Excess nitrates in water cause eutrophication and a chain of effects. Algae use the nitrate that has leached into the stream for growth and there is an increase in reproduction, which leads to an algal bloom. This results in less light penetrating the water, which means that algae and other plants cannot photosynthesise and therefore die. Aerobic putrefying bacteria decompose the plants and so consequently the dissolved oxygen levels decrease and the invertebrates and fish suffocate. The nitrate levels will have an effect on the species as the oxygen levels will be decreased and also the light intensity decreased.
* Sewage levels – must be monitored as this will have an effect on the species diversity. However, the stream is situated away from houses and humans and there are no signs to sewage being present at the stream. Sewage outflow into a stream results in there being a larger species diversity downstream as there is less pollution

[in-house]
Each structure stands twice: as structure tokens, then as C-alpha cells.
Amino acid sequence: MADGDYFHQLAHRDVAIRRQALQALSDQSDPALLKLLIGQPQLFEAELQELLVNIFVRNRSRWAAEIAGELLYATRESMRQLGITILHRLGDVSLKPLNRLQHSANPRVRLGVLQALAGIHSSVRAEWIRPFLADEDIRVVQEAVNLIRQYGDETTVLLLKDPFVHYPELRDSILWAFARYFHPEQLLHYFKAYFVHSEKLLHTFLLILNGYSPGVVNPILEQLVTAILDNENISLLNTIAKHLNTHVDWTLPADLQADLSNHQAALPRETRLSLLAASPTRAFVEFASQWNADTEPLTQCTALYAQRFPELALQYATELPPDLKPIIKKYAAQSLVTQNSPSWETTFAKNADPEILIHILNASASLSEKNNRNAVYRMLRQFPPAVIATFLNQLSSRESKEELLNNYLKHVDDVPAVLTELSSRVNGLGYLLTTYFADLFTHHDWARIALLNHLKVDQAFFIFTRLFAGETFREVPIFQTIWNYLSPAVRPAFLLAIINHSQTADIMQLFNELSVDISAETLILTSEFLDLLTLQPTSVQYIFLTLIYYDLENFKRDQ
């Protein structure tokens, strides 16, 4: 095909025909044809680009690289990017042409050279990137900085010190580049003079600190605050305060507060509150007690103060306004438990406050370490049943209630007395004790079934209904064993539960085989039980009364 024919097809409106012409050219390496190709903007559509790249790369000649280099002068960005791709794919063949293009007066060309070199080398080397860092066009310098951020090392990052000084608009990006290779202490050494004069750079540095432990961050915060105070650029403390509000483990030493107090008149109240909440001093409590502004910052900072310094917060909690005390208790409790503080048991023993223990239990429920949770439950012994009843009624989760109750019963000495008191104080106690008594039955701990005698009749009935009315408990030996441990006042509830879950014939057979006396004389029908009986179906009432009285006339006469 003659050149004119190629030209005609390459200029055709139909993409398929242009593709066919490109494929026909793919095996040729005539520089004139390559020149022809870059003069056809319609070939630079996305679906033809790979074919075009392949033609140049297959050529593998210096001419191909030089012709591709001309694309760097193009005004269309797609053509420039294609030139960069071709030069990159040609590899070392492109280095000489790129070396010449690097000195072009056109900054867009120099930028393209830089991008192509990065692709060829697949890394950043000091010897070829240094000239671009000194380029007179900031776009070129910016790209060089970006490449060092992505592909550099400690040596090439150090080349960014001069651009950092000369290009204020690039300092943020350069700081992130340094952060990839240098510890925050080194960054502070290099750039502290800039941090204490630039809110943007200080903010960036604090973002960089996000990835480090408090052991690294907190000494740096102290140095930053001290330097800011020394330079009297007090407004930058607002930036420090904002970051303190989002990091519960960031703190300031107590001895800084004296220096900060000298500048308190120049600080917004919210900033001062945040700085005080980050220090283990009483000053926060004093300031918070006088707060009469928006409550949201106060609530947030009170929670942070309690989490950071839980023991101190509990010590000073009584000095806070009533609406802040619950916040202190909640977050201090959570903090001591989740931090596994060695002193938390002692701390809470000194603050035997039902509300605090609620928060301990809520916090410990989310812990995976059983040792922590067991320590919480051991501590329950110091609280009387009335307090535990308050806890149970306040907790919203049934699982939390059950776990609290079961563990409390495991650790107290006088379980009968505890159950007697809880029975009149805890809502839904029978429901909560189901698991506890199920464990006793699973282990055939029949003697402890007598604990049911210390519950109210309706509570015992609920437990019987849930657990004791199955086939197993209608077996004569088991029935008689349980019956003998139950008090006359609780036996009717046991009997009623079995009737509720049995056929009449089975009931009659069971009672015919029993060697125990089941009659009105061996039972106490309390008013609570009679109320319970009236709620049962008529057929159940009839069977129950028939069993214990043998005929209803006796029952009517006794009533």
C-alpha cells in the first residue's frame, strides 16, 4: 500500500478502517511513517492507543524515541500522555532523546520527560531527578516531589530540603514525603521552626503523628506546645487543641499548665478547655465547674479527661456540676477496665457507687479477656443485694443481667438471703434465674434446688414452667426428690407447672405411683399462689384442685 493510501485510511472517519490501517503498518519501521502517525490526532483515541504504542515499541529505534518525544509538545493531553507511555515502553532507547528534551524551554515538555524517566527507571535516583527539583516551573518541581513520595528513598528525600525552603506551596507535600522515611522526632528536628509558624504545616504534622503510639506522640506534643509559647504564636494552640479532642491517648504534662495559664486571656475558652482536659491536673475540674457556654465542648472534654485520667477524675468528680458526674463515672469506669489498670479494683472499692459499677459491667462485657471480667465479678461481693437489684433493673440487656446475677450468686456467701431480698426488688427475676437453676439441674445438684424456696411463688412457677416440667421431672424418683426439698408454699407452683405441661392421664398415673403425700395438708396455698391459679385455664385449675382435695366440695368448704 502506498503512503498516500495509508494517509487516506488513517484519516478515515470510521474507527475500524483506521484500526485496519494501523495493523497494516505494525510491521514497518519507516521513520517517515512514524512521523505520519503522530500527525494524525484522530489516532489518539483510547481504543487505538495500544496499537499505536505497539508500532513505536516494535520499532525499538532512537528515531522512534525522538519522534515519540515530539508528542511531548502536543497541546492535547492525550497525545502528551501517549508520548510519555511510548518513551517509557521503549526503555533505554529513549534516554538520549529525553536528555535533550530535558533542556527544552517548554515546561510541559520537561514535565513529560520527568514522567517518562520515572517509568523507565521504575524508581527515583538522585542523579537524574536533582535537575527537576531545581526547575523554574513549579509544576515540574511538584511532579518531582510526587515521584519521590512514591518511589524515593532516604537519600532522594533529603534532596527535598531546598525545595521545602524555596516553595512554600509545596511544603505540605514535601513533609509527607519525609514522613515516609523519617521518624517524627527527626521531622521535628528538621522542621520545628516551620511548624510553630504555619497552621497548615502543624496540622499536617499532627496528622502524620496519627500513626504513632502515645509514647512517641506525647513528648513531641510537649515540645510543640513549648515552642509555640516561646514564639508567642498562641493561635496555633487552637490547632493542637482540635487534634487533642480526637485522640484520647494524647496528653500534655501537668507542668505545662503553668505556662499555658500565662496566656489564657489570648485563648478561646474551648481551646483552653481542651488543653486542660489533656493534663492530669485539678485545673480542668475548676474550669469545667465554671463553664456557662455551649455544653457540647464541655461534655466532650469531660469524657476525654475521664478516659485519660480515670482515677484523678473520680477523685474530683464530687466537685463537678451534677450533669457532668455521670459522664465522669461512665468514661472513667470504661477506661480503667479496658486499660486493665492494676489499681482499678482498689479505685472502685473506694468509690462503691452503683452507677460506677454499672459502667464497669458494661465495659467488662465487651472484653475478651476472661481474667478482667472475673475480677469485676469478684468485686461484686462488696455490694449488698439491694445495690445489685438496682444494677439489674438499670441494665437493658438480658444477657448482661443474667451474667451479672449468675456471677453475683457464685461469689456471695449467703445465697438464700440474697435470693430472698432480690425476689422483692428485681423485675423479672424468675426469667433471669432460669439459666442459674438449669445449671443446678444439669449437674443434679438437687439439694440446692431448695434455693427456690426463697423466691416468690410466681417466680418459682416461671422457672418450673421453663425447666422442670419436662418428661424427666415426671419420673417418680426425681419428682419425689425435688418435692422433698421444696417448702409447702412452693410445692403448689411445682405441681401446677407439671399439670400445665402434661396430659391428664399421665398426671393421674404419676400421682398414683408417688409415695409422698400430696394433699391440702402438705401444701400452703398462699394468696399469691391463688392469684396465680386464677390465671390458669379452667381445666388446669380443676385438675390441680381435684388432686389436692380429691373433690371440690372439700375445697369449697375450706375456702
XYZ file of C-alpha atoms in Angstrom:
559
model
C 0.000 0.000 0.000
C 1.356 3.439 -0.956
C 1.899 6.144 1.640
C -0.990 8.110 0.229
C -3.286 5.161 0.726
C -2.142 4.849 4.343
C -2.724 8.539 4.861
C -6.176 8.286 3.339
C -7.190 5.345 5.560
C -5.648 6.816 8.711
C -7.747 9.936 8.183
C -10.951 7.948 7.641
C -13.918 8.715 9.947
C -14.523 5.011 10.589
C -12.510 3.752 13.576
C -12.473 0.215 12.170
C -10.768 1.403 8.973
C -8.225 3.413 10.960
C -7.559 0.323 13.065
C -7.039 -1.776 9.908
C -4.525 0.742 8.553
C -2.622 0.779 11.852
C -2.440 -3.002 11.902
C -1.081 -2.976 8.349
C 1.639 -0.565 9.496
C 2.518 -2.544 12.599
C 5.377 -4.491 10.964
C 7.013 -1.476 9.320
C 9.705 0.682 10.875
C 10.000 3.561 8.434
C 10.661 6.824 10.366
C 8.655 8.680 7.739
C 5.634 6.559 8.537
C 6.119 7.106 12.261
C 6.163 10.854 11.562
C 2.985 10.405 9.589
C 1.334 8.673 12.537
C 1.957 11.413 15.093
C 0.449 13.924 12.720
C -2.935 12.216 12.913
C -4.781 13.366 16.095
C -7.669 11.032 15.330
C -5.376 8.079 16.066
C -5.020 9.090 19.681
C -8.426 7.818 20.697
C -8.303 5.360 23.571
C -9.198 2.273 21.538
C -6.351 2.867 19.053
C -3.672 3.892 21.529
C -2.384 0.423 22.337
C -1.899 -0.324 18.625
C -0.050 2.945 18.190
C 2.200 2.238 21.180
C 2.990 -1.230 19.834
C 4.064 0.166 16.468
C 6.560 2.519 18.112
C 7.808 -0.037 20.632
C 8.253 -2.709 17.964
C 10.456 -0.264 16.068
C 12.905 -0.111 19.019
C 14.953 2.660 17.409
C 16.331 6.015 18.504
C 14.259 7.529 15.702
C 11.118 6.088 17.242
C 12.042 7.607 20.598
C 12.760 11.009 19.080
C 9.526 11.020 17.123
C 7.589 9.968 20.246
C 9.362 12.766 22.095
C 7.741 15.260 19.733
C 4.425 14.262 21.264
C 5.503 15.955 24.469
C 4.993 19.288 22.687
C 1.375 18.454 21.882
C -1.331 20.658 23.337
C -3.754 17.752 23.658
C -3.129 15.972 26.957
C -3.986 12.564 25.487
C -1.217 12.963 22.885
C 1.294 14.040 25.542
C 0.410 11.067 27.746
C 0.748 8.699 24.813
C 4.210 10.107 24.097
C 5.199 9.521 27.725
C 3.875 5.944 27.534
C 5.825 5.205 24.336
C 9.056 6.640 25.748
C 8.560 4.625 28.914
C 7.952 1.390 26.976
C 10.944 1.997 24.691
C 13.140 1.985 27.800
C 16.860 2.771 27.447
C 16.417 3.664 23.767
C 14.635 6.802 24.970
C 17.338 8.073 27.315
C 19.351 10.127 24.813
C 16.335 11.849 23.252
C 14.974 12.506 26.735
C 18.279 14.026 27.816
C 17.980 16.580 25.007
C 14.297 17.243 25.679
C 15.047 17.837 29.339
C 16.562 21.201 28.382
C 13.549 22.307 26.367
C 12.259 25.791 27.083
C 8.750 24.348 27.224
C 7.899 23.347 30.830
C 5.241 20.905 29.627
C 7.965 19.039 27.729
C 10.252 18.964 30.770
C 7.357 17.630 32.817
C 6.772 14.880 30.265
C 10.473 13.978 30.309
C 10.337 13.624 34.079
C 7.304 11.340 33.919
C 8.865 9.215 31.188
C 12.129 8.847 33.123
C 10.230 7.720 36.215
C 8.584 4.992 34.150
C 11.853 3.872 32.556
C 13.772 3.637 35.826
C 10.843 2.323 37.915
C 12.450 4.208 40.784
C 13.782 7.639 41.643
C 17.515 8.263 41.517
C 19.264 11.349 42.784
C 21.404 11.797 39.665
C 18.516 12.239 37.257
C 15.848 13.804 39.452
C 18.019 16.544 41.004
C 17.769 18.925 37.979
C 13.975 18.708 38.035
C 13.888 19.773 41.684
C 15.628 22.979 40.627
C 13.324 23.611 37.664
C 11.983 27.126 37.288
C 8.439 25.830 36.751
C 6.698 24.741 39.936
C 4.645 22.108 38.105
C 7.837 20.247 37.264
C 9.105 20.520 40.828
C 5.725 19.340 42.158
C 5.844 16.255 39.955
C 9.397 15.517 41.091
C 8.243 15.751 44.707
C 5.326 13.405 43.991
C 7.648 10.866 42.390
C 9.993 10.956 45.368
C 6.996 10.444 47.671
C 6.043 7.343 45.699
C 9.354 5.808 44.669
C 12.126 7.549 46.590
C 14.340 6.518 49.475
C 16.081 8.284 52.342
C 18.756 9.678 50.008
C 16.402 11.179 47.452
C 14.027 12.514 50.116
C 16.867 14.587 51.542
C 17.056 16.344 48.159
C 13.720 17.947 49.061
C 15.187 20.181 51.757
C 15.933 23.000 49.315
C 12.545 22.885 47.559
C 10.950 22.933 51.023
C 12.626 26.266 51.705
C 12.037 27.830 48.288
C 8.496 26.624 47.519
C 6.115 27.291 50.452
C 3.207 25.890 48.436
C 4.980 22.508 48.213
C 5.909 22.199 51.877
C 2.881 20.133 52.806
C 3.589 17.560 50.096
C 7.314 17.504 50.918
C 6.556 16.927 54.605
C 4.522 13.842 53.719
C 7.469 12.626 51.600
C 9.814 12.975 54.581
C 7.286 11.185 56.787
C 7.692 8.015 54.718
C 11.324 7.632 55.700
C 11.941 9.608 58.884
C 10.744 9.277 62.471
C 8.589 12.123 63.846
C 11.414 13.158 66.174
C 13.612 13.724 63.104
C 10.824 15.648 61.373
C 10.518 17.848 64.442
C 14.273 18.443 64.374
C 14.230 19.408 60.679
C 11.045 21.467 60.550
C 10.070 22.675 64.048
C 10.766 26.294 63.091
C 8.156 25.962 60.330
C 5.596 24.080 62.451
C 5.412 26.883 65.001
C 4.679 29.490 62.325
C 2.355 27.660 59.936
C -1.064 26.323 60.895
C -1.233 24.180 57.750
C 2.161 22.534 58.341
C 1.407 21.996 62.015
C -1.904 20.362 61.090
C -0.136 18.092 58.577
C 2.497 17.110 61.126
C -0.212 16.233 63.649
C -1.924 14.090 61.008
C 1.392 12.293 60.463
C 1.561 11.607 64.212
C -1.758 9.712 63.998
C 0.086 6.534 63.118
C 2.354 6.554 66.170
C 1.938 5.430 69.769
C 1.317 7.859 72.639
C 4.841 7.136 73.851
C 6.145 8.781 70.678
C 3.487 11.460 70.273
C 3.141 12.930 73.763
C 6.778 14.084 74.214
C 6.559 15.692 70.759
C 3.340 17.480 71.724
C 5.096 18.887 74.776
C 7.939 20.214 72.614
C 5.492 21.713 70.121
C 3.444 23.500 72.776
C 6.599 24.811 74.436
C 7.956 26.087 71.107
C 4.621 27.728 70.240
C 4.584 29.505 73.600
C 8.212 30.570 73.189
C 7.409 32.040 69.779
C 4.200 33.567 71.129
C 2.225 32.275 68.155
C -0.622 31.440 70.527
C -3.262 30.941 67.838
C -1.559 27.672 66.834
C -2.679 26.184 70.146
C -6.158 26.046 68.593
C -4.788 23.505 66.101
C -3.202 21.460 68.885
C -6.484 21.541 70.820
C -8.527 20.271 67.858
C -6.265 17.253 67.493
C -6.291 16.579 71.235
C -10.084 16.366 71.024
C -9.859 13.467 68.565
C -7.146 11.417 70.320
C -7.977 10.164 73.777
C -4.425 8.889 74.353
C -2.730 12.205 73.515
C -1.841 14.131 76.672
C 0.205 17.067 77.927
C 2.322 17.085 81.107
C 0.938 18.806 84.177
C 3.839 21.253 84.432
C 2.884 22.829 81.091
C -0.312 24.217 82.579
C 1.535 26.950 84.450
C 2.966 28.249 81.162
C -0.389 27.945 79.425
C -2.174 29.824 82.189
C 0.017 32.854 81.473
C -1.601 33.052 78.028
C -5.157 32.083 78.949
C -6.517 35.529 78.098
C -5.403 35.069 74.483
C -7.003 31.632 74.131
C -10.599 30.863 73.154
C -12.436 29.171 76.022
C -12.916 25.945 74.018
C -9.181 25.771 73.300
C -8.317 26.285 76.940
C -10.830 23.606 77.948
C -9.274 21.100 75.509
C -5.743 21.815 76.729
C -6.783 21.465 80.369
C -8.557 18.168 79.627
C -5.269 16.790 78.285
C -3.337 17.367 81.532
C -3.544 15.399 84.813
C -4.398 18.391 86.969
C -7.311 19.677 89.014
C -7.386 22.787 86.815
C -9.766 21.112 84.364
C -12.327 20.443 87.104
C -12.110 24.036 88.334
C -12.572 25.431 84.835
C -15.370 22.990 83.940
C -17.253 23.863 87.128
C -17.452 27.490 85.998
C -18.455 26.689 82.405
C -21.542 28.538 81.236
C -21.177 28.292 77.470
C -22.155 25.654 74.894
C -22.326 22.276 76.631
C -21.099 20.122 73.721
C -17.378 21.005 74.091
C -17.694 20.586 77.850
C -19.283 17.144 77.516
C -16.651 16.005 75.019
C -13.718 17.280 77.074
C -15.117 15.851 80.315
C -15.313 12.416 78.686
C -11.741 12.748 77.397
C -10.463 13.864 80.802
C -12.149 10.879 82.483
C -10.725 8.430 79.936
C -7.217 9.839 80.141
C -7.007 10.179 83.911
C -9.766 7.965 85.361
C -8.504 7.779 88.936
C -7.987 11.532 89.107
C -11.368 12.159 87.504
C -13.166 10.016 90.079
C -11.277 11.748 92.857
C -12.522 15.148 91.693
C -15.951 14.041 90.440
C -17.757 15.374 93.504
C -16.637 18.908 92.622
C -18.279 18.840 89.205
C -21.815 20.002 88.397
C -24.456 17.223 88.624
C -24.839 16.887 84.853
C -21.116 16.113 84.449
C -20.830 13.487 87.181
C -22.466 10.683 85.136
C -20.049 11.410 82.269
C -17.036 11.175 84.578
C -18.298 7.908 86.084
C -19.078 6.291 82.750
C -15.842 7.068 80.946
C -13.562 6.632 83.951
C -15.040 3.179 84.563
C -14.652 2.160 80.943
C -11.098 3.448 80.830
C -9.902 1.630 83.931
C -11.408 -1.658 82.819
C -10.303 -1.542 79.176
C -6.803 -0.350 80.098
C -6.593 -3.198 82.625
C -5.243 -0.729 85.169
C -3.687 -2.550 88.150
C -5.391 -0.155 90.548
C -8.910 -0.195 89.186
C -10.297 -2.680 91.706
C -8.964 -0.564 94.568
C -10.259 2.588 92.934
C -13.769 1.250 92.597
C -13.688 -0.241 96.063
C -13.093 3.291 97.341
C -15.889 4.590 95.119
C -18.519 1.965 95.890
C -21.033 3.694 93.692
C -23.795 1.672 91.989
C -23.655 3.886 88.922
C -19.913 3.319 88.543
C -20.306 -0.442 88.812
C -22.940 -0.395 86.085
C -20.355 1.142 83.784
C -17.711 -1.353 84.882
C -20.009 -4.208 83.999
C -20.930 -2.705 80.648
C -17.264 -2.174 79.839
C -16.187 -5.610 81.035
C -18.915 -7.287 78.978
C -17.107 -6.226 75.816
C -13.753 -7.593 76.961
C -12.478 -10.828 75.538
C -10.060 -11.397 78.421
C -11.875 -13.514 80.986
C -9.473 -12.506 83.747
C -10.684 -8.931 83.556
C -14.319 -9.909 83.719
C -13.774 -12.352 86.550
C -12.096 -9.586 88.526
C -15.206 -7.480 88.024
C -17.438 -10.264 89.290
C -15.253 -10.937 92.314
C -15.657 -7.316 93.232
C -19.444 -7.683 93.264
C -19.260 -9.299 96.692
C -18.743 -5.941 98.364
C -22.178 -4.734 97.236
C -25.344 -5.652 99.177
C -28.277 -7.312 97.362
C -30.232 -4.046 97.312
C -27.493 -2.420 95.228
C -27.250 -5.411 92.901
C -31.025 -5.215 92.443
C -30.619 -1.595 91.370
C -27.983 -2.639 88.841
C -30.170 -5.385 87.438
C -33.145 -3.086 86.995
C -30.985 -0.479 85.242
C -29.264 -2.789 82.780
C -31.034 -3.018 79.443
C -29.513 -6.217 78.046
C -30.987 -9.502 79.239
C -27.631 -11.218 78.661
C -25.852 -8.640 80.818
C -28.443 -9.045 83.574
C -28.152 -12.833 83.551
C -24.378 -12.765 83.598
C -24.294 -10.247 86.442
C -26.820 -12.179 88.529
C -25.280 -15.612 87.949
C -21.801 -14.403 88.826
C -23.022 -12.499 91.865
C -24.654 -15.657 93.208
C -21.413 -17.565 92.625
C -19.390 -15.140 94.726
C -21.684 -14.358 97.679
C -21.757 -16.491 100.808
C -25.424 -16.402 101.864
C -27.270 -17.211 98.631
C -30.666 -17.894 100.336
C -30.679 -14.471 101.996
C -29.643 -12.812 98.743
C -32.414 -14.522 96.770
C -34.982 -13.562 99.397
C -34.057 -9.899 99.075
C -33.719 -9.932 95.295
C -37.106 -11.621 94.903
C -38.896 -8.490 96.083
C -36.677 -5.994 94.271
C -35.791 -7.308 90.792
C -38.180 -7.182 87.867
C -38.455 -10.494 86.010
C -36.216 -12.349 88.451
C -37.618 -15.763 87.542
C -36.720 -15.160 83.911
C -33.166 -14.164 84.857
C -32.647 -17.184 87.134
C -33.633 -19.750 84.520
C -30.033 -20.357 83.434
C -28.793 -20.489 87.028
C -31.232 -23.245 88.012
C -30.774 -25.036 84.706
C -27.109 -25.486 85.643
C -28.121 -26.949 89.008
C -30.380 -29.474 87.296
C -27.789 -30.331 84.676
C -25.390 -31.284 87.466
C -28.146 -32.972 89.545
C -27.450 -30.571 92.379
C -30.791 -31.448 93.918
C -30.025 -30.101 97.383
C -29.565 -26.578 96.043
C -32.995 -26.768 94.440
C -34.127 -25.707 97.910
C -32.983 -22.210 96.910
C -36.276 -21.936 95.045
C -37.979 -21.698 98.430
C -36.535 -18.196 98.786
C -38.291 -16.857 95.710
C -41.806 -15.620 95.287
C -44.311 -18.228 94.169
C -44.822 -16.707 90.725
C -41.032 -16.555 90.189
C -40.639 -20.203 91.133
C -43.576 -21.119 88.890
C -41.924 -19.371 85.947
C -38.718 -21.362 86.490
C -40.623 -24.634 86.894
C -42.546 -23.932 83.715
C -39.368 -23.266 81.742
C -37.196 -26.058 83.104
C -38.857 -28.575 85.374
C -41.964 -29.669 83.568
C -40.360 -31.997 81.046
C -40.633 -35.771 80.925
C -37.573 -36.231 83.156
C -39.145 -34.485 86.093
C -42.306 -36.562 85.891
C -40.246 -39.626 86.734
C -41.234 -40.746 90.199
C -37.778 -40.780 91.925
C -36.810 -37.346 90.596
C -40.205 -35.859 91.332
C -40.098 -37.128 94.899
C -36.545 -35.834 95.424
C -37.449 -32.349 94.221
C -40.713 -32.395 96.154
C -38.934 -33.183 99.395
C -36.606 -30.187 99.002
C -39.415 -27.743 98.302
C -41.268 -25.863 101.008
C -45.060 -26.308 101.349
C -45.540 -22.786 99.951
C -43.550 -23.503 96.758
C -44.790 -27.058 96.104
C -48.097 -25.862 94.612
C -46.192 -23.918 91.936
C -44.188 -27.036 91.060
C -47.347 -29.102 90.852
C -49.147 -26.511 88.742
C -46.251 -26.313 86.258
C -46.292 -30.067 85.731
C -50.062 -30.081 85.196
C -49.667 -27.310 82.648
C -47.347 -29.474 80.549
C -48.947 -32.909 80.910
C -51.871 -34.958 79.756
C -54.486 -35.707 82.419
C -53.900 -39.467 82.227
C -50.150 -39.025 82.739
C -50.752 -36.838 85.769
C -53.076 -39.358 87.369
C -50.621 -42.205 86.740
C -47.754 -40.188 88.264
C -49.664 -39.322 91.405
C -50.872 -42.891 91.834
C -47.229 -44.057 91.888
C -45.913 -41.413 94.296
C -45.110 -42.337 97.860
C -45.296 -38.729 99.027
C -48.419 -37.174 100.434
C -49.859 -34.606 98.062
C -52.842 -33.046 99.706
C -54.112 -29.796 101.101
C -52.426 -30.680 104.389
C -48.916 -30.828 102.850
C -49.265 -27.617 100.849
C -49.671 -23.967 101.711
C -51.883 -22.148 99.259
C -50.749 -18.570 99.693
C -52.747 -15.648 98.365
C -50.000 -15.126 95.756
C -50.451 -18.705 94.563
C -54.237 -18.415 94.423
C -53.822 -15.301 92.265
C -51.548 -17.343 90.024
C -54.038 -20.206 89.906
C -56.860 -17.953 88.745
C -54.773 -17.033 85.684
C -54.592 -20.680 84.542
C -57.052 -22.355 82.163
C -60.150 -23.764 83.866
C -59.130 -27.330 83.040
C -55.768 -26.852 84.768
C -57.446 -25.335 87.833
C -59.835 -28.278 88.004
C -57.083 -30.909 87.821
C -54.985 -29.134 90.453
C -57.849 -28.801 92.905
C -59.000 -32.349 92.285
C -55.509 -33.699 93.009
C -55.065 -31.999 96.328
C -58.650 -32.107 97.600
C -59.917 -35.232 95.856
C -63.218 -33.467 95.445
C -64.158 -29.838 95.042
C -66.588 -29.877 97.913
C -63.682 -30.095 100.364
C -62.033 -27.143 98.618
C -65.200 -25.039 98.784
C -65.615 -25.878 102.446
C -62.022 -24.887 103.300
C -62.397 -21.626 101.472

As light intensity is the factor that iam varying, it is important that cloud cover remains constant throughout the investagion to ahcieve fair results at eah zone, despite the varying light intensities. I will therfire only take readings when cloud covers the sun as when there are no clouds present the light intensitywould increase at the specific zone beign sampled.
Methods involved with monitoring pH, depth of stream and flow rate of stream : Once the desired zones were marked, the light intensities recorded and the optimum number of sweeps and repeats per sample were established from the preliminary work above the pH of the zones were recorded by placing some of the stream water, from directly in front of the marker from the specific zone, into a testing point and three drops of universal indicator was added. This pH was then recorded.
At each zone the depth of the stream was tested by placing a meter ruler in the stream directly in front of the marker as above. The flow rate was then recorded by making a point 1.5m either side of the marker and timing how long it took a cork to travel the 3m down the stream. This was repeated three times and the average flow rate in ms-1 was calculated.